Posts Tagged ‘literacy council’

Authors for Literacy in the media

The Literacy Council’s Authors for Literacy Dinner & Silent Auction with keynote speaker Barbara Kingsolver has been featured in multiple publications! Click below to read or view each feature.

Photo credit: Steven L. Hopp

Mountain XpressBarbara Kingsolver keynotes annual Authors for Literacy Dinner

WLOS Spotlight Carolina: Literacy Council of Buncombe County

The Laurel of Asheville: Barbara Kingsolver to Keynote Annual Literacy Council Dinner

Citizen Times: Kingsolver, coming to Asheville Nov. 29, captures paradigm shifts

DePauw University: Barbara Kingsolver ’77 to Keynote Literacy Fundraiser in NC

 

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Literacy Council Corporate Partners share “An Hour with Author Wayne Caldwell”

Author Wayne Caldwell keynoted an event for the Literacy Council's Corporate Partners Monday, Jan. 23, 2017

Locally acclaimed author Wayne Caldwell keynoted an event for the Literacy Council’s Corporate Partners Monday, Jan. 23 aimed to both inspire new strategies for working together and provide a special experience for current partners. 

Wayne Caldwell’s Teachers Inspired His Craft

Caldwell spoke about the early influences that provided him the impetus to not only learn to read, but to read great works of literature. These influences included his adoptive mother and many teachers in the Enka community. A high school teacher even encouraged him to “write the Great American novel.” Caldwell knows that she would be proud, as his novel, Cataloochee, is a 2013 James Still Award winner and a Southern Independent Bestseller Award winner. Caldwell attributed his success to the encouragement he received throughout his childhood.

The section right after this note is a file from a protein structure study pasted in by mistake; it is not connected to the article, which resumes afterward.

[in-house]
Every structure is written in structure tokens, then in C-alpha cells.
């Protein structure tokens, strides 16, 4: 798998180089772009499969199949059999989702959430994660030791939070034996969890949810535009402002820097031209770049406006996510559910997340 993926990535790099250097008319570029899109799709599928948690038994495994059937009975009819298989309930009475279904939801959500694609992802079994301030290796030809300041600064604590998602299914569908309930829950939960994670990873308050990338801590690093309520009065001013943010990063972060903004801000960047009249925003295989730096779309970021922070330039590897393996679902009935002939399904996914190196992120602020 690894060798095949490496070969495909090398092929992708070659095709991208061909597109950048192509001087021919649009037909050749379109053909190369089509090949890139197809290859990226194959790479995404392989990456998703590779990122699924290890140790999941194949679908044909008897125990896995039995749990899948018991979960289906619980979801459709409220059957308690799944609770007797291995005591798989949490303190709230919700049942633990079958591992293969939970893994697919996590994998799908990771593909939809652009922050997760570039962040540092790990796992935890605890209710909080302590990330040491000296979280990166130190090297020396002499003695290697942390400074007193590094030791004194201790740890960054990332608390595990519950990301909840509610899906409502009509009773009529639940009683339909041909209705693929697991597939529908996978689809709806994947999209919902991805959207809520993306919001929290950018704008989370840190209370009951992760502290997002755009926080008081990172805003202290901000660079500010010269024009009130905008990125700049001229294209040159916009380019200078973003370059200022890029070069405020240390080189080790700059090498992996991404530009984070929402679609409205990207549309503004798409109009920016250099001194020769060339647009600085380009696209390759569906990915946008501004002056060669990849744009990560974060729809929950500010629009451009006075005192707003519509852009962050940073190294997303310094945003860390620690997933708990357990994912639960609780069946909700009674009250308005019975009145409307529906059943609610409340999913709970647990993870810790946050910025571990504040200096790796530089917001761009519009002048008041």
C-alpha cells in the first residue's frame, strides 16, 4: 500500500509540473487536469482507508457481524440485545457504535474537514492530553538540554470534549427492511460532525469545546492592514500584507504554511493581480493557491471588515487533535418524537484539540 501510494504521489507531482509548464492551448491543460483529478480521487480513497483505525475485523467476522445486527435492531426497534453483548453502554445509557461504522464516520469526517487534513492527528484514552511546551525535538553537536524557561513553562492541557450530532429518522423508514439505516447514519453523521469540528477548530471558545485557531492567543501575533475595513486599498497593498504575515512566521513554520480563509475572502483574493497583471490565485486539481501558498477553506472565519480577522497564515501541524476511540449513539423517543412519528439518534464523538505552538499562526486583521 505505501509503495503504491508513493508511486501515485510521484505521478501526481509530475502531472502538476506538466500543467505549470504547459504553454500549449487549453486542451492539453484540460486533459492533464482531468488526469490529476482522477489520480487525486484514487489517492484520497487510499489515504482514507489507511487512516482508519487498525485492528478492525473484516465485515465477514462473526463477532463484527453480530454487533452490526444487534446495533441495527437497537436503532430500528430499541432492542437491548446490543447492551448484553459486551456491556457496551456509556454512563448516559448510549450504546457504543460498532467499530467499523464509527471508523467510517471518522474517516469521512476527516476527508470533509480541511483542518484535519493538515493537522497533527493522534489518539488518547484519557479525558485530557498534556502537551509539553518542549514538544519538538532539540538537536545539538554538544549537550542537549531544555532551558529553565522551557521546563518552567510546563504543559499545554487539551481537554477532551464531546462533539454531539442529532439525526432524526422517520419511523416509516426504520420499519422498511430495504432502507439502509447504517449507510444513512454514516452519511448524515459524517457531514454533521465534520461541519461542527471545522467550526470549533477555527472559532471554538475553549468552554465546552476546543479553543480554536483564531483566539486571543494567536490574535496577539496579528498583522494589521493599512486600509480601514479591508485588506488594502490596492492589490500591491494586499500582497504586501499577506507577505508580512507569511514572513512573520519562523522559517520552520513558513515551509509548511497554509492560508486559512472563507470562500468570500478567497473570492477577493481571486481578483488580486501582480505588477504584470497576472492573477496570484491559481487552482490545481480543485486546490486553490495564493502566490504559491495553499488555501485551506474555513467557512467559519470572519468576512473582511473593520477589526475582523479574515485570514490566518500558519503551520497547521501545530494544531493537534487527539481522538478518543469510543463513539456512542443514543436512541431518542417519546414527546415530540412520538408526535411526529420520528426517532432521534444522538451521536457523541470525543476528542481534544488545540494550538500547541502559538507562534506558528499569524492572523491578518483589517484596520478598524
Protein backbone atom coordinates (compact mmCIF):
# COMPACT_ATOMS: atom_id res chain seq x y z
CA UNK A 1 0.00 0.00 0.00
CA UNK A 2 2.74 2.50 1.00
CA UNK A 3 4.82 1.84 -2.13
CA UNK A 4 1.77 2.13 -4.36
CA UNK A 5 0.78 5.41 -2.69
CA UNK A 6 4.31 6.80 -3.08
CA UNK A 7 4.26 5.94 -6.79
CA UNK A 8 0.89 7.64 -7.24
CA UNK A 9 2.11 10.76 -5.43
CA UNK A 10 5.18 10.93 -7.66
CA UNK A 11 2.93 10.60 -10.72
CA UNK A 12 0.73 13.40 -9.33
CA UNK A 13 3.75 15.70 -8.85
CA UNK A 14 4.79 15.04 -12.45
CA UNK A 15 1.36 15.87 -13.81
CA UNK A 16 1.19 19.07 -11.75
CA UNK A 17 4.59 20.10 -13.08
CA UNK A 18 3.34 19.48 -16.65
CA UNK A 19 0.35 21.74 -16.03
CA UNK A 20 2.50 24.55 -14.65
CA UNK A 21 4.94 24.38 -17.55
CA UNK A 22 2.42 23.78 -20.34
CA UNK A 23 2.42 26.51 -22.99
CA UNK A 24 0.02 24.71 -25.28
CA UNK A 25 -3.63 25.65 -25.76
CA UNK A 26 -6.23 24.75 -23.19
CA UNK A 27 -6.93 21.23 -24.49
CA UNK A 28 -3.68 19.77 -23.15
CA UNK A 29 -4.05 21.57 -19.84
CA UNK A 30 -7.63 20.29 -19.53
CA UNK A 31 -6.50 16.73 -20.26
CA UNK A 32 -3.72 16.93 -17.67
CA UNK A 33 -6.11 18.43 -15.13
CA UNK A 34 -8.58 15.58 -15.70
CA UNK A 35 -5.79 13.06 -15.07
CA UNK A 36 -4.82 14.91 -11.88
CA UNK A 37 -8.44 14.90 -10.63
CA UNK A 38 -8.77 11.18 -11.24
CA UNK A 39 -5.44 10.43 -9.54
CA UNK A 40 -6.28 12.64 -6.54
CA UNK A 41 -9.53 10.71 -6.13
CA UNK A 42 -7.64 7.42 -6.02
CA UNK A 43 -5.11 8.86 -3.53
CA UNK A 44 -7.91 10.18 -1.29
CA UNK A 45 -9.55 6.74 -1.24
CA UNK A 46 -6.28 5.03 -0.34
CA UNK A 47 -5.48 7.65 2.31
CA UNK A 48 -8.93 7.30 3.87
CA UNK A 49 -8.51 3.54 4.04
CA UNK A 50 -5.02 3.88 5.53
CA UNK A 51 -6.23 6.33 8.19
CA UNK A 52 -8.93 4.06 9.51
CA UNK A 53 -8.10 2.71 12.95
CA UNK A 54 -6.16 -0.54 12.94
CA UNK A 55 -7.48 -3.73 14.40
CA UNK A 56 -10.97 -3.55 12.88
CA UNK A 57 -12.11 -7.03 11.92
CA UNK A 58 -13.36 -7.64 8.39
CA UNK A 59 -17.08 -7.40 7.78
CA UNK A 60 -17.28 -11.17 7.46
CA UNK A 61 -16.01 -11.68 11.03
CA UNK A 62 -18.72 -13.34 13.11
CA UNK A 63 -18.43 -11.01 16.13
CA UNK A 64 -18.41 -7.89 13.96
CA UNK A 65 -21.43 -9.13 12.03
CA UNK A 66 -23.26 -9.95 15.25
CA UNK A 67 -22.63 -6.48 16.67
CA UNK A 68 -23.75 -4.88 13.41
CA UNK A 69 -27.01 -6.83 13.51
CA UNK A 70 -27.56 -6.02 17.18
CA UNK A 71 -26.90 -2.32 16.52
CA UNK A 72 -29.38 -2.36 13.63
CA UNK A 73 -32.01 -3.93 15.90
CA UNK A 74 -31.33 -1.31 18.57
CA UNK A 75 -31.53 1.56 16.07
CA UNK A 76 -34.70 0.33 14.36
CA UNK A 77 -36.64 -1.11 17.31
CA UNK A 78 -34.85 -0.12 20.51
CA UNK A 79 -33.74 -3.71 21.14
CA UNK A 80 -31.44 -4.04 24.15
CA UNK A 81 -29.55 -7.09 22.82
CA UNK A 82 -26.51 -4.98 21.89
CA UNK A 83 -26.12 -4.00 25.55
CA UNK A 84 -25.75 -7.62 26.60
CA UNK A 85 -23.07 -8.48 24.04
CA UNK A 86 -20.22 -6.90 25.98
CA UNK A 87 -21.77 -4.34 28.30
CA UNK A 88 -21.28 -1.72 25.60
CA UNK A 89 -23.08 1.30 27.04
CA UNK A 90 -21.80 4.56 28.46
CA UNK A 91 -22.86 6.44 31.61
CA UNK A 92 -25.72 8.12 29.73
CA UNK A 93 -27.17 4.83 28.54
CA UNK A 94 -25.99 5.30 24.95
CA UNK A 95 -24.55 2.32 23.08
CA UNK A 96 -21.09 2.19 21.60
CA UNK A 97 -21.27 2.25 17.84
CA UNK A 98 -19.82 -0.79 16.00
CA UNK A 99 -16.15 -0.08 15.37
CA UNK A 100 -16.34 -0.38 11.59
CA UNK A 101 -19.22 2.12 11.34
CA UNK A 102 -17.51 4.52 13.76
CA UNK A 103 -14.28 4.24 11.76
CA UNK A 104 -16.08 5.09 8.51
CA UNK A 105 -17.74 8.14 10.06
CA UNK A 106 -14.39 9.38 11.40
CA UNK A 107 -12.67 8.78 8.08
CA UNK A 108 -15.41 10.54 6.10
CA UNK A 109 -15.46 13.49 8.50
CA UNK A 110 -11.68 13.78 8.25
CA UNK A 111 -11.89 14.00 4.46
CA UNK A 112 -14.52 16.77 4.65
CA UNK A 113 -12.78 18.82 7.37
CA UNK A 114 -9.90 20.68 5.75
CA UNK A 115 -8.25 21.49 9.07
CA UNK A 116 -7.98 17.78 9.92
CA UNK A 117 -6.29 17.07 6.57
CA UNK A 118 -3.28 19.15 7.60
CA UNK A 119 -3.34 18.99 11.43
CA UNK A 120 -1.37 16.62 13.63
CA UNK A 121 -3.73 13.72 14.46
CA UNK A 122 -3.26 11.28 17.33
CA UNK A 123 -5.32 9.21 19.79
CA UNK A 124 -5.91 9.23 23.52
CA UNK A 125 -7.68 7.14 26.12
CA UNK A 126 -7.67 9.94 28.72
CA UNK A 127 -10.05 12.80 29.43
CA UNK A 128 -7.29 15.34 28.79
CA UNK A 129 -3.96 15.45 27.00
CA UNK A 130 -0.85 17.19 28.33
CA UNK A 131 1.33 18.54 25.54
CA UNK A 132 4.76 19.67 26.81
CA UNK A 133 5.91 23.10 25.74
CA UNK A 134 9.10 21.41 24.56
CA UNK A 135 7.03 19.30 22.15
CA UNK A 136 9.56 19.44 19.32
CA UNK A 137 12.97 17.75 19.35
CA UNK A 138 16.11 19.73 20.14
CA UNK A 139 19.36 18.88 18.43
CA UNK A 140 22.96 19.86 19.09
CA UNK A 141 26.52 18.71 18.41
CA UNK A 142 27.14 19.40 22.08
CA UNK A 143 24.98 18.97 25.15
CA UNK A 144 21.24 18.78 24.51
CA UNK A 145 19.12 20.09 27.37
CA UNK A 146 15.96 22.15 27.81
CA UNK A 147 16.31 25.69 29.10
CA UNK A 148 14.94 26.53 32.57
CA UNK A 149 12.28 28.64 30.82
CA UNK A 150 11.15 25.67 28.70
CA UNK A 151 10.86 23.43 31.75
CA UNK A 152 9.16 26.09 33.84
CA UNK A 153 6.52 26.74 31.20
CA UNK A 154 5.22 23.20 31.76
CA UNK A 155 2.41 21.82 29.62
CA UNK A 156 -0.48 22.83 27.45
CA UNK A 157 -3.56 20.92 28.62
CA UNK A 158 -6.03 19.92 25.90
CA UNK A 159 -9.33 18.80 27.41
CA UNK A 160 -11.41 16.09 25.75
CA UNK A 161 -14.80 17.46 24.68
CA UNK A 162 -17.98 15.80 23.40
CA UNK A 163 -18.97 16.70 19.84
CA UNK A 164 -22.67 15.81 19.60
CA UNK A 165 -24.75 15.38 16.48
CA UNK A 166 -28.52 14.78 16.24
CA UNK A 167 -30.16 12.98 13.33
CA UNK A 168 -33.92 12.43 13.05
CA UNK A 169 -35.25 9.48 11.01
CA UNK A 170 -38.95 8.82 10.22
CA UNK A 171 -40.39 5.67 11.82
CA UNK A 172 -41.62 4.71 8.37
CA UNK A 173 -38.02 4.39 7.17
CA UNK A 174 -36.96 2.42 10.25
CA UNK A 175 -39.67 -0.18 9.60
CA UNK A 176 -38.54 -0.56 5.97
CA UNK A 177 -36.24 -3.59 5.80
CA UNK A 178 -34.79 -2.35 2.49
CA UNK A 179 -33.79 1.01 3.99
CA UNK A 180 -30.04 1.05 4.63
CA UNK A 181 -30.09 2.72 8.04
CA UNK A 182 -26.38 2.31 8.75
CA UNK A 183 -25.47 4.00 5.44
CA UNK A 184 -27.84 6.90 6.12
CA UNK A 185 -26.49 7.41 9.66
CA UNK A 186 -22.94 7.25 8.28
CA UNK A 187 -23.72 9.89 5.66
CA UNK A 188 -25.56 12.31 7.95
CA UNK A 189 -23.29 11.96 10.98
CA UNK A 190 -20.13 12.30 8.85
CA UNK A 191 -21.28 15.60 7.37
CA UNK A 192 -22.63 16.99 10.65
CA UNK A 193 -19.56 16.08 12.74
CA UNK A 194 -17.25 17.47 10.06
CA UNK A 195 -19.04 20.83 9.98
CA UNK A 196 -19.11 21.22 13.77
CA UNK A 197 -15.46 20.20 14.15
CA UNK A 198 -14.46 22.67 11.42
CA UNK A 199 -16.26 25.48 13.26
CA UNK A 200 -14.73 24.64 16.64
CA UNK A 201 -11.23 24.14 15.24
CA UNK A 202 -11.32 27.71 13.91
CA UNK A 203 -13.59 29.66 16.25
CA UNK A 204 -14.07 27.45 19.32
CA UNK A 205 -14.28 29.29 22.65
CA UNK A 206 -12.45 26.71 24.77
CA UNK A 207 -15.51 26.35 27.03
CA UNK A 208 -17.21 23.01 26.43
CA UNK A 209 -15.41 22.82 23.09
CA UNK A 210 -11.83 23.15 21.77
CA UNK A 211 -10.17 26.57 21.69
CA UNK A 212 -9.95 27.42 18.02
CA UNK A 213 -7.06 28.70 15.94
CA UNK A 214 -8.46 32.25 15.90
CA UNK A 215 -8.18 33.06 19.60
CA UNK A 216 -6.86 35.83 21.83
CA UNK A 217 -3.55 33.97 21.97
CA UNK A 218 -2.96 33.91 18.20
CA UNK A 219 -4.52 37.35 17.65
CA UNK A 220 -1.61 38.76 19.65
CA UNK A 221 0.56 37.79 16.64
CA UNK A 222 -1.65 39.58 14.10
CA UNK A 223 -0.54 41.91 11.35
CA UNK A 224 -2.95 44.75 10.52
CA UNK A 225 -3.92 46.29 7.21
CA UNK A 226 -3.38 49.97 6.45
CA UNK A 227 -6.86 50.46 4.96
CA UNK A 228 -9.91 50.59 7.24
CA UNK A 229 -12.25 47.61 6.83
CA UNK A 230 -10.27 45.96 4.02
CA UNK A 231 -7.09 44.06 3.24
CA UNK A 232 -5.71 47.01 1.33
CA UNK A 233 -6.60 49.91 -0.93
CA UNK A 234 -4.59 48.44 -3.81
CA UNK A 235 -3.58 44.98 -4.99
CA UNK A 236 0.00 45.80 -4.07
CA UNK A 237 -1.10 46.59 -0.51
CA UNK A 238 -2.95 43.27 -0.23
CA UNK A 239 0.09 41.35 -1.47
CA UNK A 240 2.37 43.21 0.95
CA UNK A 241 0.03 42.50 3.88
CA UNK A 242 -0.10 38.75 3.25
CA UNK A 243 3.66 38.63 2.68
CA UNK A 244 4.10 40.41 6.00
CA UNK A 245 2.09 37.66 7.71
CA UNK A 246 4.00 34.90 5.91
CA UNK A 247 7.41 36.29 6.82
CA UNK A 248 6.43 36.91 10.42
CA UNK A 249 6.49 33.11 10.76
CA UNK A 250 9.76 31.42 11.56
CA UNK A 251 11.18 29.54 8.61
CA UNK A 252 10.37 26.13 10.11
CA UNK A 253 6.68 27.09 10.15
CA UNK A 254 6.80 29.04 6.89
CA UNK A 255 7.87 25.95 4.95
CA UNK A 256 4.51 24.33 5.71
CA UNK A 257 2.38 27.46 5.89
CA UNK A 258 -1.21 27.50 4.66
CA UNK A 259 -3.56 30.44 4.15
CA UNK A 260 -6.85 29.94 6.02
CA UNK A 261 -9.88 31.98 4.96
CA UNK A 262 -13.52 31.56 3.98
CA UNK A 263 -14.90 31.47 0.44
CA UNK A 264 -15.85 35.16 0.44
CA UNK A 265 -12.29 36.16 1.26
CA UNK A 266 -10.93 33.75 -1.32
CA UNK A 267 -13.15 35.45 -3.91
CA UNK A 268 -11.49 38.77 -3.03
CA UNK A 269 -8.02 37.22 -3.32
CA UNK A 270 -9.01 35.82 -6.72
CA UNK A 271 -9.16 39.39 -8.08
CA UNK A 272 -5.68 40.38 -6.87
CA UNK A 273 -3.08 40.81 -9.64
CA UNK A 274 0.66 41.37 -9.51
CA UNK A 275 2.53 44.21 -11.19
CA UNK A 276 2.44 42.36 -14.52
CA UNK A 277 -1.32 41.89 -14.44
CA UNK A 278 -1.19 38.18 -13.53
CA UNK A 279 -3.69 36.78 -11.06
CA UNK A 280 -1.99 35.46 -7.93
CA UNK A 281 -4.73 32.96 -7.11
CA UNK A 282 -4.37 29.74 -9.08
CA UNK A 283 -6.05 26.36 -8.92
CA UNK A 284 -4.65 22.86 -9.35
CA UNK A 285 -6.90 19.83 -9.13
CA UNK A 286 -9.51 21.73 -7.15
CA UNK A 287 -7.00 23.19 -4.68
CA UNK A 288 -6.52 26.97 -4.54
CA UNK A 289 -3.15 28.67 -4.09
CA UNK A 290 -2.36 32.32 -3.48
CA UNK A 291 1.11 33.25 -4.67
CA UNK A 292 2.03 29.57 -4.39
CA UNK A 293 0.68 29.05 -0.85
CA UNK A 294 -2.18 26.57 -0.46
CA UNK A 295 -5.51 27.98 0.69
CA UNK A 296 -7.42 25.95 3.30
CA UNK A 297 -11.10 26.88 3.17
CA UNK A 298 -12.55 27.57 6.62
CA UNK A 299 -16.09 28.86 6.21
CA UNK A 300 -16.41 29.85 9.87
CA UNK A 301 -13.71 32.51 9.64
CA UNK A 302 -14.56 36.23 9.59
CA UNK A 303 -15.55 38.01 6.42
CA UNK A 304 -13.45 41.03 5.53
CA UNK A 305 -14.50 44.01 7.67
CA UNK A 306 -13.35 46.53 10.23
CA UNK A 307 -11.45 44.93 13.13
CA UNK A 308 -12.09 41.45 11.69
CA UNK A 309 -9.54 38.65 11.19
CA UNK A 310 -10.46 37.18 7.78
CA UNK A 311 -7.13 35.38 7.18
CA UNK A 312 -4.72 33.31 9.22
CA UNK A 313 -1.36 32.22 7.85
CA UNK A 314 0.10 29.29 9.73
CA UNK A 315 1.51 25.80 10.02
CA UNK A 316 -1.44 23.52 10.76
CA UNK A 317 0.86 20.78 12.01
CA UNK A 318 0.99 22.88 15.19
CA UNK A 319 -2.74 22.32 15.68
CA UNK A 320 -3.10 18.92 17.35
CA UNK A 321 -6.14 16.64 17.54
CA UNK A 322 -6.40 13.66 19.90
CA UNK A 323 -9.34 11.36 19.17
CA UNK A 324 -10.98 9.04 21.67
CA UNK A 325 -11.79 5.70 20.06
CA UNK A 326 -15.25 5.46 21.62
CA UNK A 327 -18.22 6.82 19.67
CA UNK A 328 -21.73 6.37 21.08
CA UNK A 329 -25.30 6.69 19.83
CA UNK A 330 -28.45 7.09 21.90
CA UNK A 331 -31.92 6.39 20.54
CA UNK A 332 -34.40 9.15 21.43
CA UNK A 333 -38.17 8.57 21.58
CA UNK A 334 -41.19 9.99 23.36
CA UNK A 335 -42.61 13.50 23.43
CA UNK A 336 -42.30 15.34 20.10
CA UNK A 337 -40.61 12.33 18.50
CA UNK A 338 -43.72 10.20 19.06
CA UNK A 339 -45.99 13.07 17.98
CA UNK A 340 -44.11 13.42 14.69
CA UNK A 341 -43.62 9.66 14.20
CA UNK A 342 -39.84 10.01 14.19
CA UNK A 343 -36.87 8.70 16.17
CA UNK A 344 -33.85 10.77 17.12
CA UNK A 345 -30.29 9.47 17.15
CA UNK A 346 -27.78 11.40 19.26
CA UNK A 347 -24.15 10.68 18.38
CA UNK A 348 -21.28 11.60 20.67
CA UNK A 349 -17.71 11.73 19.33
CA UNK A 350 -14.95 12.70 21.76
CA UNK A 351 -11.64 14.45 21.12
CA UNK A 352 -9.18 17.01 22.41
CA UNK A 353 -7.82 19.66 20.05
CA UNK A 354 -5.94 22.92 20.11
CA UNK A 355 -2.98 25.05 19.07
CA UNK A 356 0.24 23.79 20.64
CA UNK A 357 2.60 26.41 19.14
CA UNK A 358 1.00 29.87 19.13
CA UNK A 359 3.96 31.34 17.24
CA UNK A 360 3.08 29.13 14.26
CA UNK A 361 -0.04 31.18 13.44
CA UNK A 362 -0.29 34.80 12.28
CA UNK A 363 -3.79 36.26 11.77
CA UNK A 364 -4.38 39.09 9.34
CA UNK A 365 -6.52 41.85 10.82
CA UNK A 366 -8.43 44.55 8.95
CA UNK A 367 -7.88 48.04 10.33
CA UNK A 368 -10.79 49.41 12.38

The Literacy Council Can Support Local Businesses

Robert Foster, of Biltmore Farms Hotels, presented about how his company has partnered with the Literacy Council for the past two years. During this time, the Literacy Council has provided English for Speakers of Other Languages (ESOL) classes at the DoubleTree Biltmore hotel for housekeeping employees. Robert shared stories of employees who had previously declined offers to move into higher positions because they were not confident enough in their English language skills. After spending time in ESOL classes, Robert now found the same employees approaching him more confidently and asking for new positions, in English! He found a way to encourage these employees to take the classes by lightening their workload the day they have class and providing lunch during class. Robert says he has seen such a benefit to his business that he plans to expand the program to other Biltmore Farms Hotels.

How Your Business Can Partner with the Literacy Council

A partnership between a corporation and the Literacy Council can be a critical step toward improving basic literacy and English language skills for employees or other contacts, which in turn improves employee retention, productivity, and promotability. Ultimately, adults with increased literacy and English language skills positively impact our local workforce, economy, and community.

To learn more about starting an on-site class or referring an employee in need of assistance, contact Ashley@litcouncil.com.

To learn more about how to support with the Literacy Council through your business, click here.

Special thanks to Malaprop’s Bookstore, Asheville Area Chamber of Commerce, Lenior Rhine University, Sierra Nevada, and Biltmore Wines for contributing to the event.

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Success Story – Mike and Lupe

Success storyWhen Lupe came to the Literacy Council in the fall of 2013, he was already reading and speaking English at a high-intermediate level but did not know how to write in English. He’d been in the US for several years – since he was 16 years old – but had never attended school here. Now he runs a successful construction business where his steadily-improving writing skills are put to good use in communication with both suppliers and clients.

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Success Story – Travis and Carol

At the beginning of the school year, Travis was the smallest student in his first grade class. Although his teacher thought that he seemed intelligent, he tested into the lowest reading group. While half of his peers read sentences, Travis struggled to read the letters b, d, g, q, p, n, h, r, u and v. He wrote letters backwards and confused capital letters with lowercase ones. He could write no words. Travis scored below grade level in six out of seven assessments that composed his Augustine Project pre-test.

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